We have frequently pointed out that the teachings of Jesus Christ make it clear that we must love and respect those with whom we disagree. Matthew 5:39-48 is hard to misunderstand. We must not attempt to harm anyone, including those who might be teaching things that oppose what the Bible says. There is no excuse for those who claim to be Christians to physically attack anyone because they are a part of the LGBT movement. At the same time, we have to be concerned and vocally oppose those who promote immoral behavior, especially when it involves presenting alternative lifestyles to young children.
Recently the popular children’s show “Arthur” on the Public Broadcasting System (PBS) ran an episode entitled “Mr. Ratburn and the Special Someone.” It featured a wedding ceremony between Mr. Ratburn and a character named Patrick. This program is funded by tax dollars and is aimed at preschool children. Disney has placed LGBT characters in the 2017 remake of Beauty and the Beast and its television cartoon series Doc McStuffins. Drag Queen events have been held in Austin, Texas, and Portland, Oregon, in programs aimed at preschool children.
LGBT leaders claim that these promotions of their lifestyles are no different than a PBS program on Christmas music, or Christmas events held in public venues. It would seem that presenting material to preschoolers about drag queens and gay marriage is far more complicated than historical stories. Since tax dollars fund PBS, and religious programming is constantly refused by the same media, it seems that promotion of the LGBT lifestyle should also be prohibited.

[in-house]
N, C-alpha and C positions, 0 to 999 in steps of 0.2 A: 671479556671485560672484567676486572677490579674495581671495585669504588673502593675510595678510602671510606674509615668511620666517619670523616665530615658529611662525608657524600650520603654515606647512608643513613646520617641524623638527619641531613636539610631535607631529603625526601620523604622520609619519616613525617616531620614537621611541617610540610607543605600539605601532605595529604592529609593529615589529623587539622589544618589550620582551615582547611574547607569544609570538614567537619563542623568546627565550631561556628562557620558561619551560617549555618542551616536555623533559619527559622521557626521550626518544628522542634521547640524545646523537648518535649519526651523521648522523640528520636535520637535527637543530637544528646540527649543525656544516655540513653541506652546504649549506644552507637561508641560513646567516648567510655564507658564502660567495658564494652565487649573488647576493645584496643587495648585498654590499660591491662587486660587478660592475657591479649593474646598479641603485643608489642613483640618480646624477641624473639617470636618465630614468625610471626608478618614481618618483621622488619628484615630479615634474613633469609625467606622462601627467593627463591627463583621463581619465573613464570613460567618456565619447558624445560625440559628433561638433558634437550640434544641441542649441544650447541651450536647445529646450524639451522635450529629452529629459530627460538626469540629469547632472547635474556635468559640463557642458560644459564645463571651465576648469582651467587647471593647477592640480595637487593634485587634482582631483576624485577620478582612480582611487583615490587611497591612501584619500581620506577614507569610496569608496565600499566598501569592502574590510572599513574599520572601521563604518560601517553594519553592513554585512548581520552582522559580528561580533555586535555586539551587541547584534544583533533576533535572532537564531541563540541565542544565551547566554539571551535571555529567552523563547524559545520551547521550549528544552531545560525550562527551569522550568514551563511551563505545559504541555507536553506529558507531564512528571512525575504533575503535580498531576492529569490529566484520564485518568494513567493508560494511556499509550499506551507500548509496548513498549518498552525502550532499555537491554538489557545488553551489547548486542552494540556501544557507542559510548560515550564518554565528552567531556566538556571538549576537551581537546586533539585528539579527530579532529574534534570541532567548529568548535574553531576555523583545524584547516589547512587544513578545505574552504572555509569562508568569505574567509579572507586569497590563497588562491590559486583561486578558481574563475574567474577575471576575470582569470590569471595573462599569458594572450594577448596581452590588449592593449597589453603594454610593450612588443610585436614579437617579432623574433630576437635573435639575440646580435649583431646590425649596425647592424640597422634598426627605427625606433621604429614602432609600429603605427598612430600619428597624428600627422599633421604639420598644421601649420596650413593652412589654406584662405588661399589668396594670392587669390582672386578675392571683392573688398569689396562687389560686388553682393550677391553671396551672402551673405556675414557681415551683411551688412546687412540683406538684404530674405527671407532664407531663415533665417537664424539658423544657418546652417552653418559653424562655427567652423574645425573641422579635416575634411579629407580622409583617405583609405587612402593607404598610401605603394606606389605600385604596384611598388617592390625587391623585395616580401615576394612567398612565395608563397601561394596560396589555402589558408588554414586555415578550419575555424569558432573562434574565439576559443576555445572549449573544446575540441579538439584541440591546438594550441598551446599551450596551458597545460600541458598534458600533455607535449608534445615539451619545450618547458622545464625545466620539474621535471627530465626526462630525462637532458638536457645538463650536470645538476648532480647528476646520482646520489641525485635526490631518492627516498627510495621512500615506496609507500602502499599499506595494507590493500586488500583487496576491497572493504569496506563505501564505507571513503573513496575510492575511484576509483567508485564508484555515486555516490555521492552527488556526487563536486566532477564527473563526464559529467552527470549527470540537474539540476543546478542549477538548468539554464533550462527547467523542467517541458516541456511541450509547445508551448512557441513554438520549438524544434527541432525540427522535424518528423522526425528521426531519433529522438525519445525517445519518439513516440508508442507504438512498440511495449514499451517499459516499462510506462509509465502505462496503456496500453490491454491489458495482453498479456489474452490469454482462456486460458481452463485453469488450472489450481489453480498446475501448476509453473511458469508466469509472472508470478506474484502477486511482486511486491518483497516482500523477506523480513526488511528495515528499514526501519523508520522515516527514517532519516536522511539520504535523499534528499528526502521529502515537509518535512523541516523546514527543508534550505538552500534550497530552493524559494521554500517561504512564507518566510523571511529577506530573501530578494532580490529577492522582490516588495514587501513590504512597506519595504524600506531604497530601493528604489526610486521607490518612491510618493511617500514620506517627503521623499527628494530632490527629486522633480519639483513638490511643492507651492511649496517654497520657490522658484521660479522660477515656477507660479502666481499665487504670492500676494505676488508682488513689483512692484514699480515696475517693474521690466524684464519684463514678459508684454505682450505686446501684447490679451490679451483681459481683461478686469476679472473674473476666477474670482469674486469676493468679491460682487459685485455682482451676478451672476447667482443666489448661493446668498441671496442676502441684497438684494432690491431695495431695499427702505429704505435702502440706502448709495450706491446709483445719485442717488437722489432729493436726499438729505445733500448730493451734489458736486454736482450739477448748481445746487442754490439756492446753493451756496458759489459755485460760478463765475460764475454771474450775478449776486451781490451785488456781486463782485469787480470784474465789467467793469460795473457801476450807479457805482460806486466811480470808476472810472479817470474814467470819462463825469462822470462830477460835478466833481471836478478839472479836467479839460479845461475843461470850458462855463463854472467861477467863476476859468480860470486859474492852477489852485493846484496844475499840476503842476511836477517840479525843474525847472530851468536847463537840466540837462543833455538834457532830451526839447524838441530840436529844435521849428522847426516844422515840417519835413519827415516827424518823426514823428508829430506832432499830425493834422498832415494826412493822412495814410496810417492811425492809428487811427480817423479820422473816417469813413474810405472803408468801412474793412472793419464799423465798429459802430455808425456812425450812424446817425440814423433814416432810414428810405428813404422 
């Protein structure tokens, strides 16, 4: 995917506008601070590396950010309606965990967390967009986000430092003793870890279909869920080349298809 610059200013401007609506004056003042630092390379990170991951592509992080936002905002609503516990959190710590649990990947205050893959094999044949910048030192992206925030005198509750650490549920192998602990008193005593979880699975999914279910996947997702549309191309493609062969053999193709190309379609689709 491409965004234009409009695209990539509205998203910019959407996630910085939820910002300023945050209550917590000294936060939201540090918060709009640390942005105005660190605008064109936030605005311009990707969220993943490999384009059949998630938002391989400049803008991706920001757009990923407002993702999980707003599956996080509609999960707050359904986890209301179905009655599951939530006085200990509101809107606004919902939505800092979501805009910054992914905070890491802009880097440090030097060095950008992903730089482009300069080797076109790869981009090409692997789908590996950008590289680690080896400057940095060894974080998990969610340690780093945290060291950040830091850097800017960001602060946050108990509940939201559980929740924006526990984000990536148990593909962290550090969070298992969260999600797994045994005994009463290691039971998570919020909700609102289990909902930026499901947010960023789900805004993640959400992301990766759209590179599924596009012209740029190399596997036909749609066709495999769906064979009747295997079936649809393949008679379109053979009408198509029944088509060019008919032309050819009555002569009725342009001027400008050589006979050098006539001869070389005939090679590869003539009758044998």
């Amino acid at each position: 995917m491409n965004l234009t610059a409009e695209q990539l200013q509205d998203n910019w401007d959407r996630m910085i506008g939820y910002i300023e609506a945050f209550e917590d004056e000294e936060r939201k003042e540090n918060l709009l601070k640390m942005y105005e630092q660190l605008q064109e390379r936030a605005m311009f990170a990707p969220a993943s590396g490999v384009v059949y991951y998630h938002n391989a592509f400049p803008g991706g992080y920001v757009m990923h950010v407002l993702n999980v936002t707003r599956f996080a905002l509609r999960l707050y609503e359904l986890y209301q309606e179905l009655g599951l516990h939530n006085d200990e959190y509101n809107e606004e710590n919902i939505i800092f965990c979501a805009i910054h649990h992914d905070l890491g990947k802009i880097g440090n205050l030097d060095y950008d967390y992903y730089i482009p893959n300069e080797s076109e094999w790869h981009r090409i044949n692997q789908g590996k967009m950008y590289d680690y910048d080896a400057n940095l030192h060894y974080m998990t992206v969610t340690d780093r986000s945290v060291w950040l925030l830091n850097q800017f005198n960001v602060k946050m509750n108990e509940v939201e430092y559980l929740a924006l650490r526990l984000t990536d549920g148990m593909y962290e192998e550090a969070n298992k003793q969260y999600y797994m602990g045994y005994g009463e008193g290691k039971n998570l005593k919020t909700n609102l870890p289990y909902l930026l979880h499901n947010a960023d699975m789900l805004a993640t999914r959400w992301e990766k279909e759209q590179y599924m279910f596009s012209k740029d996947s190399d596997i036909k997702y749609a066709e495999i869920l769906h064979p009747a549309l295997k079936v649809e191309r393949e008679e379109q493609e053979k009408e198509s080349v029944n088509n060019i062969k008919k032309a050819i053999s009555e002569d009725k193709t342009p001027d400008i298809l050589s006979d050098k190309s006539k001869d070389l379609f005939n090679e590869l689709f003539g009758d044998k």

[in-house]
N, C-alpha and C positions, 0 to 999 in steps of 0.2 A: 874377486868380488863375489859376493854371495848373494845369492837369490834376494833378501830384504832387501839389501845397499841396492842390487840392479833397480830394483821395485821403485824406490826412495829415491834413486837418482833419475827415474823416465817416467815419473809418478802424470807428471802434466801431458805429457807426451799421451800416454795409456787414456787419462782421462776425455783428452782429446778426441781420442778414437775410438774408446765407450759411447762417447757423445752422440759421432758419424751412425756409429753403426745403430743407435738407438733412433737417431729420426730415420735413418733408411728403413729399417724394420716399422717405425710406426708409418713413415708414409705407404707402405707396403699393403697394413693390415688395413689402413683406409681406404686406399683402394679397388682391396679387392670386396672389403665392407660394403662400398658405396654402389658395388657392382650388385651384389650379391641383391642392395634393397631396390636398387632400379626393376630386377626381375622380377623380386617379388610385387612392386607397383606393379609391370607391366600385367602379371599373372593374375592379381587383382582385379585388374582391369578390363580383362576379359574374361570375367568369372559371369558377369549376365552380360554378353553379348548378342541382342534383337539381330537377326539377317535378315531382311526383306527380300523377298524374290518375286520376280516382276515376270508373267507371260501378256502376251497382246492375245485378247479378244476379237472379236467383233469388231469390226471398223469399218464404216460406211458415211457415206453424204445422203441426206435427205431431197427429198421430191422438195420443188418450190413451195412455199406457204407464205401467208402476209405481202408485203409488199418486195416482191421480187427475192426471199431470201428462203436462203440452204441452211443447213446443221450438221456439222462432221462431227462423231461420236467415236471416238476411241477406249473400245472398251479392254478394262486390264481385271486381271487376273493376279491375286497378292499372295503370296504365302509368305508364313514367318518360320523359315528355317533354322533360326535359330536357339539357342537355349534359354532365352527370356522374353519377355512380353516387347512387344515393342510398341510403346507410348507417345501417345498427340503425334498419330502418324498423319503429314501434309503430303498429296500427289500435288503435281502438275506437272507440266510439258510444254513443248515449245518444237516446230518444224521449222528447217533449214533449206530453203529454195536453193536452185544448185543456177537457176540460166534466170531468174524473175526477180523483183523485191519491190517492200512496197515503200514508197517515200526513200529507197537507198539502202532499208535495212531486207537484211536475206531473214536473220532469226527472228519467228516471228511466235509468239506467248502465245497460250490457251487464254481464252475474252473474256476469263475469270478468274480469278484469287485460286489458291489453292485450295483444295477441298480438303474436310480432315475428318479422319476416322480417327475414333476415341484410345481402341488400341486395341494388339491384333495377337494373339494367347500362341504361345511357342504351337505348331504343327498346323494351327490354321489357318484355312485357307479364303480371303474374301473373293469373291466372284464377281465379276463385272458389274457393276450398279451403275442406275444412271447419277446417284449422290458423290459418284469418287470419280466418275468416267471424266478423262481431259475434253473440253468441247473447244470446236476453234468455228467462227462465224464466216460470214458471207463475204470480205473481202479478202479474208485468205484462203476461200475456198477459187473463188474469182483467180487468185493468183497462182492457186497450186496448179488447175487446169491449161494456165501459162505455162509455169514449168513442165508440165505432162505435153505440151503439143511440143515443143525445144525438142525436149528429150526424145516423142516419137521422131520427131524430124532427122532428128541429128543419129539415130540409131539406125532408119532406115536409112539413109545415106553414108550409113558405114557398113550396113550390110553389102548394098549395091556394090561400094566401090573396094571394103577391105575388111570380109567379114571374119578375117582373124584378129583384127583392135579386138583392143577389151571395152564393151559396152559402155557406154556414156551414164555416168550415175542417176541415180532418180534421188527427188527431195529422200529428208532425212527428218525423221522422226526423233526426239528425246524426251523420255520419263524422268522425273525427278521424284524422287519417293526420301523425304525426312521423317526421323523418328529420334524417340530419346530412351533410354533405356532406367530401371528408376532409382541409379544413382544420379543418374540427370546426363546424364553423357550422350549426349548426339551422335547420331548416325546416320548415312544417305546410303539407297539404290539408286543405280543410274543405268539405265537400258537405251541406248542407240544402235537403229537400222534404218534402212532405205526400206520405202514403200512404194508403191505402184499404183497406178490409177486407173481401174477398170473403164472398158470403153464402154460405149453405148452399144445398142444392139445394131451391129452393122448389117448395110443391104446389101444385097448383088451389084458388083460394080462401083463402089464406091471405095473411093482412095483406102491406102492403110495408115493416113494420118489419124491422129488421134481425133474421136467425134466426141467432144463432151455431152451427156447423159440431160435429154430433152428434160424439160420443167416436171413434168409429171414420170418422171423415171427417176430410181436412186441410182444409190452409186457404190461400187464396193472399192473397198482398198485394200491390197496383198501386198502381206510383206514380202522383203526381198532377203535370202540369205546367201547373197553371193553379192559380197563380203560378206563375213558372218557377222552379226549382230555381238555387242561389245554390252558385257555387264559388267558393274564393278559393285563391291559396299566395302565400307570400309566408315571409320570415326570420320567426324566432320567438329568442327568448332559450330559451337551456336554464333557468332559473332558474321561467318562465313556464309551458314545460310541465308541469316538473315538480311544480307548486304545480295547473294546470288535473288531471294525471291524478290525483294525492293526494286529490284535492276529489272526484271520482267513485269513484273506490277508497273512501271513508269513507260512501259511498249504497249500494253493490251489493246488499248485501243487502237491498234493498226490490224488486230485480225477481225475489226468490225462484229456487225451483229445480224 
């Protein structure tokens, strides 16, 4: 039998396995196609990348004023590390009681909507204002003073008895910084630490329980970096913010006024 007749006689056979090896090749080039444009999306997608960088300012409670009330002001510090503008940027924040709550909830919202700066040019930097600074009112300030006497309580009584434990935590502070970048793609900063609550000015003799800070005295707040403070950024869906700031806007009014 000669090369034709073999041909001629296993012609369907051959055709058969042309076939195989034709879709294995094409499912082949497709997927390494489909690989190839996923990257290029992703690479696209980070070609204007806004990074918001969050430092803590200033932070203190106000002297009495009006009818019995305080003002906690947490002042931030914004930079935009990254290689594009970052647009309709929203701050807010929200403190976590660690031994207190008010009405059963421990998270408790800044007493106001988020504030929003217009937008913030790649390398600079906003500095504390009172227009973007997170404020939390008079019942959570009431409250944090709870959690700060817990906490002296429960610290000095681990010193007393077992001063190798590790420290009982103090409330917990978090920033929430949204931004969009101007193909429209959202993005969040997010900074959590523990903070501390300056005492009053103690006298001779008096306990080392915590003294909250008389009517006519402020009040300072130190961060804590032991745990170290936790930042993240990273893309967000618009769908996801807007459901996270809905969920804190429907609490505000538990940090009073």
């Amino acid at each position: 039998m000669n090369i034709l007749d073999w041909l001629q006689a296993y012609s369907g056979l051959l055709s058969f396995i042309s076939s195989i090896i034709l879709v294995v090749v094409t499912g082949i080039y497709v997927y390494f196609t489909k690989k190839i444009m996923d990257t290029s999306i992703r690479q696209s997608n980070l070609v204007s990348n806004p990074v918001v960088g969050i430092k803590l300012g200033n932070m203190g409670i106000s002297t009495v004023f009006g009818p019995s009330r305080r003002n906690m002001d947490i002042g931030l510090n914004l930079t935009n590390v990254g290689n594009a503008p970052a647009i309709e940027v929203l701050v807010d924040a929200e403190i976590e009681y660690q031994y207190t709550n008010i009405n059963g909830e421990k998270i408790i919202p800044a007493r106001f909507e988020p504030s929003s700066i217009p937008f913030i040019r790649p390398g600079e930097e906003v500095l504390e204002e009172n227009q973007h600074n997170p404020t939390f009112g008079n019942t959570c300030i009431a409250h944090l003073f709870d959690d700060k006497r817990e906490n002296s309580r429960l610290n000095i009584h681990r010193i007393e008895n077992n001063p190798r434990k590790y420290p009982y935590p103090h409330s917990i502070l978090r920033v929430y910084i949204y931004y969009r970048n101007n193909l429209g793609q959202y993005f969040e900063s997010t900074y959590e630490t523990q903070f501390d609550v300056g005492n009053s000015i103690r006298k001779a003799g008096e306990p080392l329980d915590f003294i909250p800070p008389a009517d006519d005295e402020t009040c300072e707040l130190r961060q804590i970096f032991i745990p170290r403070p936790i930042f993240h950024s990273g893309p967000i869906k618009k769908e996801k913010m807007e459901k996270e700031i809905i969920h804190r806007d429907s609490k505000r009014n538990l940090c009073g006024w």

We have previously mentioned Christian business owners who have been sued for refusing to do something that violated their Christian faith. One of the individuals we mentioned before is Jack Phillips who owns a business called “Masterpiece Cakeshop” in Colorado. Because some people didn’t respect his religious beliefs, they set up a plan so he would be entrapped for his faith.
The big issue here is whether a business owner has the right to refuse goods or services that violate that owners religious convictions. That battle is going on in the courts in various cases. When Mr. Phillps declined to design a cake for a same-sex wedding, the Colorado Civil Rights Commission prosecuted him, and the case went all the way to the U.S. Supreme Court.
Mr. Phillips won against the Colorado Civil Rights Commission in the Supreme Court. Then someone set up a plan for Phillips to be entrapped for his faith. An attorney called Masterpiece Cakeshop and requested a cake that would be blue on the outside and pink on the inside to celebrate a gender transition. Mr. Phillips believes that God created us male and female and that humans have no right to change the way God created us. He declined to make the cake. The attorney then filed a complaint with the Colorado Civil Rights Commission, and the Colorado government began to prosecute Mr. Phillips again.
It turns out that the attorney was not celebrating a gender transition. The request was an attempt to set Mr. Phillips up to be entrapped for his faith and dragged into court again. The question is whether individual freedom still exists in the United States. Can a person freely follow their faith and allow it to influence what they do professionally?
We have mentioned before the threats to religious freedom in the United States to people who just want to live out their faith. One of those cases concerns a Christian cake artist in Colorado by the name of Jack Phillips.
Phillips designs artistic cakes for special occasions. He will design cakes for anyone; however, he does not use his artistic talents to decorate cakes for events that go against his Christian convictions. That would include cakes to celebrate a divorce or Halloween or—and this is the sticky part—a same-sex wedding. When he chose to practice his faith, he was severely punished by the Colorado Civil Rights Commission for refusing to create a cake for a same-sex wedding. He had no problem with making cakes for the men who were getting married, but he could not be involved in an event that violated his strongly-held faith.